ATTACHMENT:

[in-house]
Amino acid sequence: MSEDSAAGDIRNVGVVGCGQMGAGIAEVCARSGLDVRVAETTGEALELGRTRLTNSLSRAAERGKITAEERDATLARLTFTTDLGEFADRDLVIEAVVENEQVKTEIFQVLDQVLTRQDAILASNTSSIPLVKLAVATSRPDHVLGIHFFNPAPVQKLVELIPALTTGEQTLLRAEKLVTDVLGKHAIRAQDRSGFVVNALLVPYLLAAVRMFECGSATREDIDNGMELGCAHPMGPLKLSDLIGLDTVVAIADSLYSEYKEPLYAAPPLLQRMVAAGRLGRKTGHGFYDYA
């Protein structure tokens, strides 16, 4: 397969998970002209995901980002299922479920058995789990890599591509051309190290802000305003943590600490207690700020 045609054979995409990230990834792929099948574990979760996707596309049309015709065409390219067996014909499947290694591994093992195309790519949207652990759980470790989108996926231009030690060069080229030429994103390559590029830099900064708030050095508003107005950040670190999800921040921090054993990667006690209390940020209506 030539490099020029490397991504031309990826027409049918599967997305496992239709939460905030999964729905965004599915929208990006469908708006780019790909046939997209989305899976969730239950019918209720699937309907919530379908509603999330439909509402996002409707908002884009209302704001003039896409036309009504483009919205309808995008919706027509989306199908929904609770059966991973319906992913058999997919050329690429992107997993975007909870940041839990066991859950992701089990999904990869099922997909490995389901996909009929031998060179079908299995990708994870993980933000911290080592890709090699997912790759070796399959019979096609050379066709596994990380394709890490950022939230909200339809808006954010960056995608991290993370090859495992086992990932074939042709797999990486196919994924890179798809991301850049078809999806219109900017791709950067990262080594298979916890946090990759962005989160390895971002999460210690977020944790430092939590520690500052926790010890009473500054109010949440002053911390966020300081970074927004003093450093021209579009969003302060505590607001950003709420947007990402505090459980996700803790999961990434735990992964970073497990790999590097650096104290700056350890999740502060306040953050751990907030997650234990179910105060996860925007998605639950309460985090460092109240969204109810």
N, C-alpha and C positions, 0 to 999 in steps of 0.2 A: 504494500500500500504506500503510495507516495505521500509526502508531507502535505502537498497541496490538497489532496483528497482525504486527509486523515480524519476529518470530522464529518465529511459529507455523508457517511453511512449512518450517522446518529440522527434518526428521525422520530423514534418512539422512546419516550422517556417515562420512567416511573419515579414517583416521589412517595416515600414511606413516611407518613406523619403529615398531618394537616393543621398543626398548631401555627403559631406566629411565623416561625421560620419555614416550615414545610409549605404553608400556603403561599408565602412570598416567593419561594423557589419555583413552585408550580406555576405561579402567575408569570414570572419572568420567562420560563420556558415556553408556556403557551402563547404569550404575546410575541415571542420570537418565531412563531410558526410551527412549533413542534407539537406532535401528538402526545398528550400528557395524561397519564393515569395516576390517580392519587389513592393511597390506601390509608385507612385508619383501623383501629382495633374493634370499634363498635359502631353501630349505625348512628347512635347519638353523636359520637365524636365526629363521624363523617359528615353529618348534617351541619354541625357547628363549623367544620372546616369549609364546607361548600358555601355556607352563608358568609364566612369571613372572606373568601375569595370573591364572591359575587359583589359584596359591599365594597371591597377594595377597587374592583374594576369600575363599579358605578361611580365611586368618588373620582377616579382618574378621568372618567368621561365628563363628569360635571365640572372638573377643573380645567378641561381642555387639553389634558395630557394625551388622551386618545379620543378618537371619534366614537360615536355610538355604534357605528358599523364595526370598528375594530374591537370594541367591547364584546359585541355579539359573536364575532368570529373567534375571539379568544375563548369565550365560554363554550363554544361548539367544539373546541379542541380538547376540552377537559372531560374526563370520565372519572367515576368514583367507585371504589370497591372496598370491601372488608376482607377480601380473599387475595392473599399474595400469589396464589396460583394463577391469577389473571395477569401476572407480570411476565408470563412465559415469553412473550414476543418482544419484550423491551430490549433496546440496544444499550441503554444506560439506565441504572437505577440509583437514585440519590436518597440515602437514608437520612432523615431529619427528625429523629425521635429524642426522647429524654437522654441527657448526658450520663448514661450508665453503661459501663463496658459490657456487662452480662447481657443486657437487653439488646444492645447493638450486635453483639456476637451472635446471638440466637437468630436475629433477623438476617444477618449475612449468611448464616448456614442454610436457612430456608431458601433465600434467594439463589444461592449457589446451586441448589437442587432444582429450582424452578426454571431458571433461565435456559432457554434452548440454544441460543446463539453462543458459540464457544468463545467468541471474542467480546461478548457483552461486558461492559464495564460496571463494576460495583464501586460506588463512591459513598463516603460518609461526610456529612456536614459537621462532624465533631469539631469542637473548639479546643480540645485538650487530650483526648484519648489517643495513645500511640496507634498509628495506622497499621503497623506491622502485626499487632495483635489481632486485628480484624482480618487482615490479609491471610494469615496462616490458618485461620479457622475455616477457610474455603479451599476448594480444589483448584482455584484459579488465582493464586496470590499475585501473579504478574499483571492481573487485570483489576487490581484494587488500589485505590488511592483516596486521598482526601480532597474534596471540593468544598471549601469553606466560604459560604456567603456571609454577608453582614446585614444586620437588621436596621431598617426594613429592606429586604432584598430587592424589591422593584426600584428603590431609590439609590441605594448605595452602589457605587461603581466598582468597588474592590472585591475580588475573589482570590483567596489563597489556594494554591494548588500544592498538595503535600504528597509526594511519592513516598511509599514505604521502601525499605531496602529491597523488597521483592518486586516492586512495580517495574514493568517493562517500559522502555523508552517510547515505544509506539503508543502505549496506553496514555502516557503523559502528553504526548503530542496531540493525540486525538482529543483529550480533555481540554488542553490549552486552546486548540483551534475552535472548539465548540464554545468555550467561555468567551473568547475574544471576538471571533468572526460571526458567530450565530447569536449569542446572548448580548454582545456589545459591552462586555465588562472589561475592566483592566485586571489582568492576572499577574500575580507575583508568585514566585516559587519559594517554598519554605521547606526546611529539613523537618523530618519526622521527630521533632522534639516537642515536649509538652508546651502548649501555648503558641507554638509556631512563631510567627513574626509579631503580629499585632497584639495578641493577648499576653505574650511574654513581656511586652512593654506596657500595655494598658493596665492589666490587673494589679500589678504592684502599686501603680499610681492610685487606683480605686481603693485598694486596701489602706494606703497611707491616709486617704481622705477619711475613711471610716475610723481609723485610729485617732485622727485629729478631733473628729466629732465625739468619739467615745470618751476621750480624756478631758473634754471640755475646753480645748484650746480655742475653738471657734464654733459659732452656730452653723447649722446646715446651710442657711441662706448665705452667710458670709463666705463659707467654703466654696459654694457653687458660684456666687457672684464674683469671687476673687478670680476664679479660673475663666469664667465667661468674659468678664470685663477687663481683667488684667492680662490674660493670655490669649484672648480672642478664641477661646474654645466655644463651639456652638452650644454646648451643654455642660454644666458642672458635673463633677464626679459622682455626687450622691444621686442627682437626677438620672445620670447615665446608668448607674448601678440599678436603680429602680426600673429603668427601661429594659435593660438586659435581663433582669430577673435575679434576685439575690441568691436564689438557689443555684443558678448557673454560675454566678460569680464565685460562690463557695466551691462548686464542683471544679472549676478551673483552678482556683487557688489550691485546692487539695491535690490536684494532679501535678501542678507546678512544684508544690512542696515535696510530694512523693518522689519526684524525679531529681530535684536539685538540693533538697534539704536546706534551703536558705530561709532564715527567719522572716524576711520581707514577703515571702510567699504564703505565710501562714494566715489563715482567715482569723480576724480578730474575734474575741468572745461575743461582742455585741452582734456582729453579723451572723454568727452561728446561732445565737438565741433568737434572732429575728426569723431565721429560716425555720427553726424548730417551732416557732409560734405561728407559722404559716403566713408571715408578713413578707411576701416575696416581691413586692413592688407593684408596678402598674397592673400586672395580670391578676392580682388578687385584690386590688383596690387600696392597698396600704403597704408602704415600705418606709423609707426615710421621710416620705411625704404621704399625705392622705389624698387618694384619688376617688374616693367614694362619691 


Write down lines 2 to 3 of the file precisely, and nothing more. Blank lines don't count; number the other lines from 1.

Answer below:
Amino acid sequence: MSEDSAAGDIRNVGVVGCGQMGAGIAEVCARSGLDVRVAETTGEALELGRTRLTNSLSRAAERGKITAEERDATLARLTFTTDLGEFADRDLVIEAVVENEQVKTEIFQVLDQVLTRQDAILASNTSSIPLVKLAVATSRPDHVLGIHFFNPAPVQKLVELIPALTTGEQTLLRAEKLVTDVLGKHAIRAQDRSGFVVNALLVPYLLAAVRMFECGSATREDIDNGMELGCAHPMGPLKLSDLIGLDTVVAIADSLYSEYKEPLYAAPPLLQRMVAAGRLGRKTGHGFYDYA
């Protein structure tokens, strides 16, 4: 397969998970002209995901980002299922479920058995789990890599591509051309190290802000305003943590600490207690700020 045609054979995409990230990834792929099948574990979760996707596309049309015709065409390219067996014909499947290694591994093992195309790519949207652990759980470790989108996926231009030690060069080229030429994103390559590029830099900064708030050095508003107005950040670190999800921040921090054993990667006690209390940020209506 030539490099020029490397991504031309990826027409049918599967997305496992239709939460905030999964729905965004599915929208990006469908708006780019790909046939997209989305899976969730239950019918209720699937309907919530379908509603999330439909509402996002409707908002884009209302704001003039896409036309009504483009919205309808995008919706027509989306199908929904609770059966991973319906992913058999997919050329690429992107997993975007909870940041839990066991859950992701089990999904990869099922997909490995389901996909009929031998060179079908299995990708994870993980933000911290080592890709090699997912790759070796399959019979096609050379066709596994990380394709890490950022939230909200339809808006954010960056995608991290993370090859495992086992990932074939042709797999990486196919994924890179798809991301850049078809999806219109900017791709950067990262080594298979916890946090990759962005989160390895971002999460210690977020944790430092939590520690500052926790010890009473500054109010949440002053911390966020300081970074927004003093450093021209579009969003302060505590607001950003709420947007990402505090459980996700803790999961990434735990992964970073497990790999590097650096104290700056350890999740502060306040953050751990907030997650234990179910105060996860925007998605639950309460985090460092109240969204109810």